FID still ‘following the evidence’ as SSL probe silence sparks public concern
The investigation into the alleged multibillion-dollar fraud at the investment firm Stocks and Security (SSL) is “progressing”, according to Selvin Hay, chief technical director and head of the Financial Investigations Division (FID).
Though declining to outline any significant movement in the case since former SSL wealth advisor Jean-Ann Panton was charged in February, Hay yesterday told The Gleaner: “Investigators settle down, knuckle down, and do their investigation, and when we reach a stage where we can progress the case, arrest other people, that is done.”
On concerns from some members of the public that the case has gone ‘quiet’, Hay said that “an investigation is really not a calendar event. It’s a process. We have to follow the evidence”.
On Wednesday, Finance and the Public Service Minister Dr Nigel Clarke said the Government remained committed to a thorough investigation of the fraud that emerged in January and captured global attention because one of the alleged victims included sports icon Usain Bolt.
“The policy directive remains unchanged – leave no stone unturned; pursue this wherever it leads and get international help. We in the political directorate are responsible for policy, and the policy remains unchanged,” Clarke said during a post-Cabinet press briefing at Jamaica House.
The FID is a division within the Ministry of Finance and the Public Service with a focus on deterring the use of Jamaica’s economy for money laundering and other financial crimes.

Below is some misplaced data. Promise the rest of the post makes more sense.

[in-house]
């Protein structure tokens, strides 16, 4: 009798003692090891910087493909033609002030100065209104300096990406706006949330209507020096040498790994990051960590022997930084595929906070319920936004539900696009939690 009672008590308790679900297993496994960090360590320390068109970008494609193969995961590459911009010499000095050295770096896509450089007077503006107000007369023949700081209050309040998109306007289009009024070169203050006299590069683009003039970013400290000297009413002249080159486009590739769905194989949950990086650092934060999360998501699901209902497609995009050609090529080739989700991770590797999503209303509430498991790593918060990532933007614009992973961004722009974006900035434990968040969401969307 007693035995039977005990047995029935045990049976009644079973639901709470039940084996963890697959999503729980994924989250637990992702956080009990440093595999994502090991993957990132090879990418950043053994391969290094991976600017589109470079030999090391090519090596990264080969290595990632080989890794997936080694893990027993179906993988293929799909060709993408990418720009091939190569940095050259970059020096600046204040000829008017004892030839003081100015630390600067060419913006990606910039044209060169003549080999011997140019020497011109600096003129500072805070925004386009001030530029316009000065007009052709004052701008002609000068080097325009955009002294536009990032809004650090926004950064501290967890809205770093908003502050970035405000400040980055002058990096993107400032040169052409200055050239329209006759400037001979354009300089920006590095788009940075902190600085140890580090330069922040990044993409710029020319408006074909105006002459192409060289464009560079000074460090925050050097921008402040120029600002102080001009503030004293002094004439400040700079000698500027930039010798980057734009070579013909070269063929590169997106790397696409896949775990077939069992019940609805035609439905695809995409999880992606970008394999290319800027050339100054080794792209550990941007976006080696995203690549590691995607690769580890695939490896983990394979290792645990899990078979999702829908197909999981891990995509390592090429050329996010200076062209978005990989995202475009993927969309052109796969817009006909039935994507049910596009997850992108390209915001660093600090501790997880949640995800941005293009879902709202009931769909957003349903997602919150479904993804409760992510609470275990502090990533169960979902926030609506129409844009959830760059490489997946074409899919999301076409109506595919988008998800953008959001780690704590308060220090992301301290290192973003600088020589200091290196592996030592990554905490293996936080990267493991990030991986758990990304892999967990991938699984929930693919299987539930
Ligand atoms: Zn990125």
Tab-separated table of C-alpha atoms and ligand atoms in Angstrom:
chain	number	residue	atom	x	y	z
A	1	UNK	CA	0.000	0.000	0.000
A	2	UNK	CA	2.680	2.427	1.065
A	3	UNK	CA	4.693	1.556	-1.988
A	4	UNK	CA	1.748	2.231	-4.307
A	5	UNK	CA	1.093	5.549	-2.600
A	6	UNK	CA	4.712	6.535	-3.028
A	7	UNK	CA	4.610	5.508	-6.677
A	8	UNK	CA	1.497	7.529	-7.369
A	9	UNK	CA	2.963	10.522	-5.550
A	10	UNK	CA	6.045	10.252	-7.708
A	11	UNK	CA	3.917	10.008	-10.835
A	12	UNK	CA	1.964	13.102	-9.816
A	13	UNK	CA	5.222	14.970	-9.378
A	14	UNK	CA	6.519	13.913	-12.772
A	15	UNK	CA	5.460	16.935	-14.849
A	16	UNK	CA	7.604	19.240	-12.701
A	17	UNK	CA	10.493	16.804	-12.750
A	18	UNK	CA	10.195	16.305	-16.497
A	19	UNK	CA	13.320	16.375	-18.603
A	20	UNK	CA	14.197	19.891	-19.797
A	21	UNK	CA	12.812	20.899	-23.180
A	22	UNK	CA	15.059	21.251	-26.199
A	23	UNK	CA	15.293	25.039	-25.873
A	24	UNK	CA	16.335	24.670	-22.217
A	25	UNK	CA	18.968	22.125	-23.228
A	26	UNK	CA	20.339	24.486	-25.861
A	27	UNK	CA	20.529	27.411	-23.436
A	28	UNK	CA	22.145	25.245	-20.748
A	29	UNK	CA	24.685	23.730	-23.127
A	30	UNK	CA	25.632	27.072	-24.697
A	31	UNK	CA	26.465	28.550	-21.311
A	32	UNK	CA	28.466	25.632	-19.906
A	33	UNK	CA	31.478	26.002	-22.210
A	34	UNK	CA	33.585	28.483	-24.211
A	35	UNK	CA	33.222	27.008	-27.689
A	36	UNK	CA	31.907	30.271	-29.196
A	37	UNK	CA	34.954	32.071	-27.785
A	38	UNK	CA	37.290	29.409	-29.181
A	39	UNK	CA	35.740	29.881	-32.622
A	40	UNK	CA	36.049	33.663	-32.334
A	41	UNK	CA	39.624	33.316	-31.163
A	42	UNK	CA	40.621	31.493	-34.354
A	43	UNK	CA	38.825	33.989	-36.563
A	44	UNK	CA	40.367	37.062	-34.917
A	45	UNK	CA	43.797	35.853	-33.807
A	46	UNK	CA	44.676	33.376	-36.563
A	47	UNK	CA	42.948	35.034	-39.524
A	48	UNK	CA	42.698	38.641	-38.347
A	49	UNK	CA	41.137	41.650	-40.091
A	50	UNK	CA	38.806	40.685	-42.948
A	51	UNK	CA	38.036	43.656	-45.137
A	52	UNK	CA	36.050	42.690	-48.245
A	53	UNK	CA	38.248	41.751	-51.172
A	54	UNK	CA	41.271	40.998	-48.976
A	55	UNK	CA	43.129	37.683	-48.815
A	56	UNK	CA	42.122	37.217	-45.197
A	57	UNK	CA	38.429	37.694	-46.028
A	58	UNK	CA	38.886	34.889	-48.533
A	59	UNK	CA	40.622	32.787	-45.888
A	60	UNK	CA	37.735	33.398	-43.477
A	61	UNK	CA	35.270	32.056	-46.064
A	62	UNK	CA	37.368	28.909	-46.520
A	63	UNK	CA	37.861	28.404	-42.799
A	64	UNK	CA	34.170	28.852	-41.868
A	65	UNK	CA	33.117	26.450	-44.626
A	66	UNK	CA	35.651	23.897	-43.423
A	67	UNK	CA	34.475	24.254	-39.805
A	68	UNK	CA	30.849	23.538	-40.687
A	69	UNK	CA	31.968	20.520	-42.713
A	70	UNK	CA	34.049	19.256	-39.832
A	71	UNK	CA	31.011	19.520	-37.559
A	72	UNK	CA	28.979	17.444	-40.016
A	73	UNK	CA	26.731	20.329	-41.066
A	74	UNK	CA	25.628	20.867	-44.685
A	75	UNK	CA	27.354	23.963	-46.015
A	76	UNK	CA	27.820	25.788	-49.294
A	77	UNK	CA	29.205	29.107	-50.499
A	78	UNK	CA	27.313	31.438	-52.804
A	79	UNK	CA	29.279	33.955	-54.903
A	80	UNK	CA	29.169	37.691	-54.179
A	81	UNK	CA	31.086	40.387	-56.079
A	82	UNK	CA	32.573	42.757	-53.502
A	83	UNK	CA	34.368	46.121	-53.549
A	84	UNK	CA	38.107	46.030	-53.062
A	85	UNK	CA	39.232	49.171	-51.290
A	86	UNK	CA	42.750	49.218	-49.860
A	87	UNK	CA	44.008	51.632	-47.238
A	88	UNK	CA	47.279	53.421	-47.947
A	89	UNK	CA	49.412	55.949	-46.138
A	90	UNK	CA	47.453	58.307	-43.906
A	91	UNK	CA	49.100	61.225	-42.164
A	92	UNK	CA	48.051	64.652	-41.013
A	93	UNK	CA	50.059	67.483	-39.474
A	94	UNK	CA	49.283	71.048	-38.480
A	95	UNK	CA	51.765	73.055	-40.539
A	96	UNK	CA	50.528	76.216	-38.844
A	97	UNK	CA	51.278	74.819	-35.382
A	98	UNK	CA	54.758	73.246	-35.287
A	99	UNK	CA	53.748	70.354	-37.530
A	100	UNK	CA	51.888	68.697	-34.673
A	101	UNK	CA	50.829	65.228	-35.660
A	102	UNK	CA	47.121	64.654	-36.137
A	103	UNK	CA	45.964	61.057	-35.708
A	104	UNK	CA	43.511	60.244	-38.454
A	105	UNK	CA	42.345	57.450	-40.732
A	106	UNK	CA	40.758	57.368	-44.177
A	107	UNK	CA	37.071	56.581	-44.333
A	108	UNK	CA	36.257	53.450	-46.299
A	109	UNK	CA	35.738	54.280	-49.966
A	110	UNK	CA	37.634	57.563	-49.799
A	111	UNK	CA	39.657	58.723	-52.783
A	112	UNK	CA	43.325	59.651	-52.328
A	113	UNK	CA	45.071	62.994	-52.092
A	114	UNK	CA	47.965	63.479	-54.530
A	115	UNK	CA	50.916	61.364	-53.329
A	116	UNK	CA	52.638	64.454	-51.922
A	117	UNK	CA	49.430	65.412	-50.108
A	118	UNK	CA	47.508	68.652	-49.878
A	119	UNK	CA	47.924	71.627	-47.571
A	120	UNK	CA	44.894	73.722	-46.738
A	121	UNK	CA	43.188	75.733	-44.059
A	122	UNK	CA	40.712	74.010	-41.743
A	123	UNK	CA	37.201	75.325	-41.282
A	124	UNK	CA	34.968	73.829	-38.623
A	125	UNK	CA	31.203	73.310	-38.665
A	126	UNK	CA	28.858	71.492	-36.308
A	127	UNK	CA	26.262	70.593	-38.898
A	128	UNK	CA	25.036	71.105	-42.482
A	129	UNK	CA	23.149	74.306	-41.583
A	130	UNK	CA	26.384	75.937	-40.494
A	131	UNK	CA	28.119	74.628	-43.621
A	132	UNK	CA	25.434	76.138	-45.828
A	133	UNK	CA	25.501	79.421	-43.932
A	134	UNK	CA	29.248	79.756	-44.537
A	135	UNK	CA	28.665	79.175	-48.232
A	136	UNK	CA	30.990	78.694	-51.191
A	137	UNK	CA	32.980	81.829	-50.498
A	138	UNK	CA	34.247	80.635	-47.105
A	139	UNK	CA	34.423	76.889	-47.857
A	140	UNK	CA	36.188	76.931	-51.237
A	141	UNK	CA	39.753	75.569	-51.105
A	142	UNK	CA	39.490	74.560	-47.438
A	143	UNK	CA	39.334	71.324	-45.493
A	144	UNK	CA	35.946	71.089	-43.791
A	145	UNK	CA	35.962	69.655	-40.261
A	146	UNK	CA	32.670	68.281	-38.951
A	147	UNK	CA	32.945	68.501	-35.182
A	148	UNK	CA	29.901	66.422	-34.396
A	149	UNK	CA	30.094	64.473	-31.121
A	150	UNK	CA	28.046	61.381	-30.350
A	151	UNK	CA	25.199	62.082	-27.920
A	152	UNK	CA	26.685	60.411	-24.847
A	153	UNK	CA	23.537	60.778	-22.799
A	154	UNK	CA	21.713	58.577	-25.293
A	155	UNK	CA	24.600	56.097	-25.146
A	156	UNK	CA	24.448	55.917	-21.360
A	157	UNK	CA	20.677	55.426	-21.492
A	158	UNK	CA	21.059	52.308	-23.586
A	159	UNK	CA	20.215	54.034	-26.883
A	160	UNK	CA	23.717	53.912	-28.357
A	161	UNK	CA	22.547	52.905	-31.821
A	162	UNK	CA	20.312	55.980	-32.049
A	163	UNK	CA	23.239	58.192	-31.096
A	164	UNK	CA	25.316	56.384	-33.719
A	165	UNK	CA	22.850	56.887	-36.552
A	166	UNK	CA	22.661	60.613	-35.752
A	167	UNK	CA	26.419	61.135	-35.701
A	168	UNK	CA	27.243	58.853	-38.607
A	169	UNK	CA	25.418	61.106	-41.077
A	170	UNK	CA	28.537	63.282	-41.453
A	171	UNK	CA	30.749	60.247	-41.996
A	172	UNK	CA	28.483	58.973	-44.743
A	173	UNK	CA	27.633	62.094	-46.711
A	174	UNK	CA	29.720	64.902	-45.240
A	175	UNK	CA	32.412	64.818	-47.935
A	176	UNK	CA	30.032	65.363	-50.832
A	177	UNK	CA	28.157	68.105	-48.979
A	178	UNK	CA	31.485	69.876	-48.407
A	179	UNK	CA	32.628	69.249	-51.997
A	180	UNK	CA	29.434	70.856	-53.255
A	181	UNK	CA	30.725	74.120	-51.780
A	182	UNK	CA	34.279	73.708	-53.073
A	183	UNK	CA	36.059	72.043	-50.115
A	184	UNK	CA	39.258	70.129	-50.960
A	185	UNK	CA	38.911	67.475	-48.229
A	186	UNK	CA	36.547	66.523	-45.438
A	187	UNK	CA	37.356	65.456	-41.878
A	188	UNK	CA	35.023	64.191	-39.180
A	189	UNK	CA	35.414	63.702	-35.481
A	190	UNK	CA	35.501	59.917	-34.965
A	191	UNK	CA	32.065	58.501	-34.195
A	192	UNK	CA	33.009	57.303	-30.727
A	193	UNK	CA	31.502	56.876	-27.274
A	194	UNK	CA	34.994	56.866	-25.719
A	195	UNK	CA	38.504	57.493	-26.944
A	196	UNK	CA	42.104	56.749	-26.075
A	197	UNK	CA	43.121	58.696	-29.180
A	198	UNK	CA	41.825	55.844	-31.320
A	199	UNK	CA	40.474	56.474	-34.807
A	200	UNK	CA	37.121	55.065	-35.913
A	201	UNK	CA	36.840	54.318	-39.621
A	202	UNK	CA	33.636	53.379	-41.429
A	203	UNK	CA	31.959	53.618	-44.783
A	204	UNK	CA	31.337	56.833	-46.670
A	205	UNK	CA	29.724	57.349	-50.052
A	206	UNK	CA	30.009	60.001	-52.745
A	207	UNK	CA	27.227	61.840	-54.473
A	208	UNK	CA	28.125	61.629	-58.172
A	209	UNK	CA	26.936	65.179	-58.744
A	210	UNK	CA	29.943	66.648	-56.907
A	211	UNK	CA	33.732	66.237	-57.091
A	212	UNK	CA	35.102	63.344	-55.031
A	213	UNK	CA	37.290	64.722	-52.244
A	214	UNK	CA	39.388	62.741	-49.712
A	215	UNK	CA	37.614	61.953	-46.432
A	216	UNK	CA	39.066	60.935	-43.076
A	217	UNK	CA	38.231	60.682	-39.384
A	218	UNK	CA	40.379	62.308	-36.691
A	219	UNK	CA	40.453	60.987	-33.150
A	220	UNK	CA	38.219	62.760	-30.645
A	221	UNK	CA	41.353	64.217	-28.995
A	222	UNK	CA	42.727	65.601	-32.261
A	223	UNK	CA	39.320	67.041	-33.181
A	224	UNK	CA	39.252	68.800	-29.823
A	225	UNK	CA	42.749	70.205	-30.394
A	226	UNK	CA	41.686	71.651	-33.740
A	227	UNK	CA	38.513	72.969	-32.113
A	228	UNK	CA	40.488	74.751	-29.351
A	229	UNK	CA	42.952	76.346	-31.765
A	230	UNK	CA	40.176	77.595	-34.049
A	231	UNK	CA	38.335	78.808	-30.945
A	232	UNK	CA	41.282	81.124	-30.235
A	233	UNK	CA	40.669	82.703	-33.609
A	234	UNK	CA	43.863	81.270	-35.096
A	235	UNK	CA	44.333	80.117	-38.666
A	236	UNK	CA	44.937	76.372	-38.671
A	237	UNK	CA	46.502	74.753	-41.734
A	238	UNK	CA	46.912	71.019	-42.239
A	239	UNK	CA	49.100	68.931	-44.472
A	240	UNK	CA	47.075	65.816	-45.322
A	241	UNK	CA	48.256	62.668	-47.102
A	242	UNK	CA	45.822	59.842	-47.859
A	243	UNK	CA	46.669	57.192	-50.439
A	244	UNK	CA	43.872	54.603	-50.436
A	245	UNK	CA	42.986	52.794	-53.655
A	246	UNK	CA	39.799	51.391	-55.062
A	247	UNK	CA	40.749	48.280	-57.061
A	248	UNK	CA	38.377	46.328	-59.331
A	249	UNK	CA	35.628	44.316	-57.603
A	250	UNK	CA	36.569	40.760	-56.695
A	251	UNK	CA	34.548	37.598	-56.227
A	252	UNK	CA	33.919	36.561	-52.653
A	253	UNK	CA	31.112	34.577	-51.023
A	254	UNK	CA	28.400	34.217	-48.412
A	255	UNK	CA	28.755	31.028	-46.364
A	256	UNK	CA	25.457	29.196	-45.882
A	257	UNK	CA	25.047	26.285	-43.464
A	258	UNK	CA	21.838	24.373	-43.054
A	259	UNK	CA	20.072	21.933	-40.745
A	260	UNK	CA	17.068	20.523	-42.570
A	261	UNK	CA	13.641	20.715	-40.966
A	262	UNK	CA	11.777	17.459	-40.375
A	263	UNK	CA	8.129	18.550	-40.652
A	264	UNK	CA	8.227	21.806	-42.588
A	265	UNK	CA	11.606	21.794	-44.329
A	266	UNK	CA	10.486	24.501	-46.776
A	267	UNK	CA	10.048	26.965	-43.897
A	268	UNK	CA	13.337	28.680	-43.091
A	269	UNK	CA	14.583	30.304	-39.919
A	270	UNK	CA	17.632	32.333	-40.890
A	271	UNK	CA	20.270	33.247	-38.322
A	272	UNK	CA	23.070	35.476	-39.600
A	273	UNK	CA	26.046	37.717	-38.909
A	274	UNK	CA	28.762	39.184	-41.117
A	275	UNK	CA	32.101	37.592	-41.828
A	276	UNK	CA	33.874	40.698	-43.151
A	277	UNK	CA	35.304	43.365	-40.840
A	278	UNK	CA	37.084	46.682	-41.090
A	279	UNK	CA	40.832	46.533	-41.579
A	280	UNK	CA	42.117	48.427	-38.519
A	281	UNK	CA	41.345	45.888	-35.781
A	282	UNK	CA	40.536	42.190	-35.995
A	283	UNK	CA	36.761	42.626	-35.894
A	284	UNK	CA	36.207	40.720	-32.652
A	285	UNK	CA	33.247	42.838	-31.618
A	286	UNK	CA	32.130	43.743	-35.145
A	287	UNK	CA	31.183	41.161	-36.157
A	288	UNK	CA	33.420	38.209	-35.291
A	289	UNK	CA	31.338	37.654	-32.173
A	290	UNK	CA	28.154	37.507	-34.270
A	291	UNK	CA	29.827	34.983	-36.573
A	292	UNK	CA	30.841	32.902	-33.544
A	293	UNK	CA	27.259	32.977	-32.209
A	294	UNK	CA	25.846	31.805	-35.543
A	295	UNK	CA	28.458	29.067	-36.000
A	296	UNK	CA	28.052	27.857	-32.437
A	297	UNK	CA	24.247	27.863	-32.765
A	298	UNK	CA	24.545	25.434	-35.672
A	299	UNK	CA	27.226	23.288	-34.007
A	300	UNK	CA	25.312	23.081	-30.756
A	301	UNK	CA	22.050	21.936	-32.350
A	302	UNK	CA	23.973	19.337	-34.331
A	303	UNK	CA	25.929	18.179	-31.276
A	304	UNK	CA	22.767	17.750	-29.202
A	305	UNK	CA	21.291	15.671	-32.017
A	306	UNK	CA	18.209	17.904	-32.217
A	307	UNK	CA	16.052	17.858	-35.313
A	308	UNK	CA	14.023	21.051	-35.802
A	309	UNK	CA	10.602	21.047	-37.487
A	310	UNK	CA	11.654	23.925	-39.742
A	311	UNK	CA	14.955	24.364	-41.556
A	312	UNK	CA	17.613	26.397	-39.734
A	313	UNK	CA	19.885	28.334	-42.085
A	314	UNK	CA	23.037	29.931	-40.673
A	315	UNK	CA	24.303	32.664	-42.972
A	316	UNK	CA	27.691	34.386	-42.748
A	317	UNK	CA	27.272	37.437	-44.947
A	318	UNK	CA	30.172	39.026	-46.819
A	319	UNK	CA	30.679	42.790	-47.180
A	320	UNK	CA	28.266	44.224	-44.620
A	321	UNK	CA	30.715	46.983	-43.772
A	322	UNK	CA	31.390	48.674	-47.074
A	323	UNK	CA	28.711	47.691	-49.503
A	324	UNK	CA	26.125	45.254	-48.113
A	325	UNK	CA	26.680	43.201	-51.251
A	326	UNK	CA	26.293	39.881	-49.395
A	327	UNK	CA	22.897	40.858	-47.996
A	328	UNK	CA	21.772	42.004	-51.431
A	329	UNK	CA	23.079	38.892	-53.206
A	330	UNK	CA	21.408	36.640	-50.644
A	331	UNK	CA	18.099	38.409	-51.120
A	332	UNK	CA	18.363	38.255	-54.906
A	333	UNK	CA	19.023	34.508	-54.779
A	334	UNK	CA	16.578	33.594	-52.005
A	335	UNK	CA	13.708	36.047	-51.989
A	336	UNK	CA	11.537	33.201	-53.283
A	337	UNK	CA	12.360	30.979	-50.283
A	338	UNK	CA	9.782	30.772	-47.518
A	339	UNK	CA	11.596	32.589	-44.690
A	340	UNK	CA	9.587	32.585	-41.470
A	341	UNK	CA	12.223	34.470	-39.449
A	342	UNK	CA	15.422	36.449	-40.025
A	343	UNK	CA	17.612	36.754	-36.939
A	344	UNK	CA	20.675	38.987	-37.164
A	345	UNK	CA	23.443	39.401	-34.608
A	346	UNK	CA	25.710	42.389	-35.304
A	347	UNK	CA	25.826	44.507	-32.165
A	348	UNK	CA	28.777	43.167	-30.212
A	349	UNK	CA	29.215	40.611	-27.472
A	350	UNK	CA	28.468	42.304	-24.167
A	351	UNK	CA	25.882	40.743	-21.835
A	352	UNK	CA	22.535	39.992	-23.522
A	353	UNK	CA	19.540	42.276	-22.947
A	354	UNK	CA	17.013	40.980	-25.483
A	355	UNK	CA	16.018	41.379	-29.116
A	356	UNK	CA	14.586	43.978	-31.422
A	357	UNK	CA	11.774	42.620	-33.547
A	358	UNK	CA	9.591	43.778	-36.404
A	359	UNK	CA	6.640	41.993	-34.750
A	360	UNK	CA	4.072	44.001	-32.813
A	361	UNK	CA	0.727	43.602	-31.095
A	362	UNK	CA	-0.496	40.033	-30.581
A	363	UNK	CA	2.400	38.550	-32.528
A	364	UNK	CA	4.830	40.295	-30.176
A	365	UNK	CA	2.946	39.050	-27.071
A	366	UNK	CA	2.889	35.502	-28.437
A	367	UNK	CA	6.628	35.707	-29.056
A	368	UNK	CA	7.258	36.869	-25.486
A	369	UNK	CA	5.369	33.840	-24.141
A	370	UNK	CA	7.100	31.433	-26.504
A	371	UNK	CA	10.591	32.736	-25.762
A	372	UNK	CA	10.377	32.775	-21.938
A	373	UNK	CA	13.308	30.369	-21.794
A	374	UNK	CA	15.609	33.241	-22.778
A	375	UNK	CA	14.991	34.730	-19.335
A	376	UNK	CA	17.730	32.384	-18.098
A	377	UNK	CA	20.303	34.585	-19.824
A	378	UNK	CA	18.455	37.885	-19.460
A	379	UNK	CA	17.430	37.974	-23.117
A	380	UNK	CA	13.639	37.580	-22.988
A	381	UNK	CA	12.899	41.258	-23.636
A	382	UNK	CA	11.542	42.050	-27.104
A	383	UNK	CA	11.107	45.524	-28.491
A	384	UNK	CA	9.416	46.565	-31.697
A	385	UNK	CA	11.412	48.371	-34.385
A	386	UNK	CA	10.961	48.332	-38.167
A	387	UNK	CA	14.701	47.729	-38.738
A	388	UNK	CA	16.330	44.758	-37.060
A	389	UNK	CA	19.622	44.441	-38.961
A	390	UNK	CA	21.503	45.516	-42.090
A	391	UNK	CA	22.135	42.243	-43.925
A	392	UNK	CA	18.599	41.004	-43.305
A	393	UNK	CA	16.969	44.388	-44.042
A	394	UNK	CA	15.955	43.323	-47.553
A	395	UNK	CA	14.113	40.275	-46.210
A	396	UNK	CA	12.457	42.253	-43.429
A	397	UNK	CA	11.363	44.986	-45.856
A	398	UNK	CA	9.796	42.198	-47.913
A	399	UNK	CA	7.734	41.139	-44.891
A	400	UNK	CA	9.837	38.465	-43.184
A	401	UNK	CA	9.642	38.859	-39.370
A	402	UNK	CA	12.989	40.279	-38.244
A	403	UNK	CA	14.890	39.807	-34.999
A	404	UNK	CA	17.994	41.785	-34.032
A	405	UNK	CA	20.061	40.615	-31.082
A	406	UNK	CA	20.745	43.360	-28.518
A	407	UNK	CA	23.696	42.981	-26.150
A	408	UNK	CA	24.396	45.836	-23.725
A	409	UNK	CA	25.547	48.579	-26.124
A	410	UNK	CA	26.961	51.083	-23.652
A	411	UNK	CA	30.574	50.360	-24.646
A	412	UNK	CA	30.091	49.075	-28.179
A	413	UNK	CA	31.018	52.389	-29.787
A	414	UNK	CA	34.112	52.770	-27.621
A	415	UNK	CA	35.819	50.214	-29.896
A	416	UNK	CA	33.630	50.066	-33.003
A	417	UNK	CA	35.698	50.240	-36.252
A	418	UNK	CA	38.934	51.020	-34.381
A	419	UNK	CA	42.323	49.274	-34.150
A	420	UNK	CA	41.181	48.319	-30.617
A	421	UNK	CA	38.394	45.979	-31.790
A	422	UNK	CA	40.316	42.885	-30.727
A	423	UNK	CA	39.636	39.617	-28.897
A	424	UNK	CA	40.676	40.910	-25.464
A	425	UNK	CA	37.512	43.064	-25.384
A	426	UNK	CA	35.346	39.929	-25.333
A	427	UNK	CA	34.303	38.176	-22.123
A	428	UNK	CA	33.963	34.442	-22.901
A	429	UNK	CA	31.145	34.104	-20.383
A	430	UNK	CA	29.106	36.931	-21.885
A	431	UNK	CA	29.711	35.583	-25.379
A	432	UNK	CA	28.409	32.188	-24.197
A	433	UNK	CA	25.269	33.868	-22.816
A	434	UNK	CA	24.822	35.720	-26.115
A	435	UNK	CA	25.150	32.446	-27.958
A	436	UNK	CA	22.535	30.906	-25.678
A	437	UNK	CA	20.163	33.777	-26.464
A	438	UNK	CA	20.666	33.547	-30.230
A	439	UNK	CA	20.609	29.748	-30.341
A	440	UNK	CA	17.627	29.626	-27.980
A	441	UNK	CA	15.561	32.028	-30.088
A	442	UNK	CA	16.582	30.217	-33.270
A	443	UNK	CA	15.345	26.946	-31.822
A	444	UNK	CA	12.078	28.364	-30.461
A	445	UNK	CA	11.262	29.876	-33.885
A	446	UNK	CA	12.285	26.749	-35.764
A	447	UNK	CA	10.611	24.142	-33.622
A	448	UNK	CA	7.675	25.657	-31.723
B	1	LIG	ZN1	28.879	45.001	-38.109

It has been working with other local bodies, including the Major Organised Crime and Anti-Corruption Agency, the police Fraud Squad, as well as the United States Federal Bureau of Investigation, from which the Government sought assistance when the case emerged.
Panton is the only person charged so far in the fraud that the authorities say spanned at least a decade and involved about $3 billion. In a statement of admission, Panton said she created fake permissions used to authorise withdrawals from clients’ investment accounts though clients were getting statements showing their investments doing well.
RULING FOR CAMPBELL
Meanwhile, the Supreme Court is expected to rule in July whether Caydion Campbell was duly appointed by SSL as a trustee to reorganise the company.
Securities regulator, the Financial Services Commission (FSC), which obtained an injunction in January blocking the move, has argued that by appointing a trustee, SSL was seeking to dissolve its operations and that “clients will not recover their funds and/or assets”.
Campbell has rejected the allegations, noting that his appointment was communicated to the FSC and ultimately took place on January 16, one day before the regulator took temporary management of the 50-year-old firm and named Kenneth Tomlinson as temporary manager.
In a Supreme Court filing on March 10, the FSC declared that SSL was “insolvent”, saying that the company did not have enough money to pay its debts. The FSC says, based on its investigations, SSL was in the red at the time it applied to the Companies Office of Jamaica to be dissolved.
The regulator has also sought the courts’ permission to present a petition under the Companies Act for the winding-up or liquidating of SSL; leave to appoint Tomlinson as trustee; and confirmation of “full and exclusive powers of management” of SSL vested in the FSC effective January 17.
Soon after the SSL fraud was exposed, The Gleaner brought to light a 2017 FSC report which flagged the company as operating “a culture of non-compliance and mismanagement of client funds”, prompting questions about its regulatory oversight and forcing the Holness administration to announce a series of reform measures.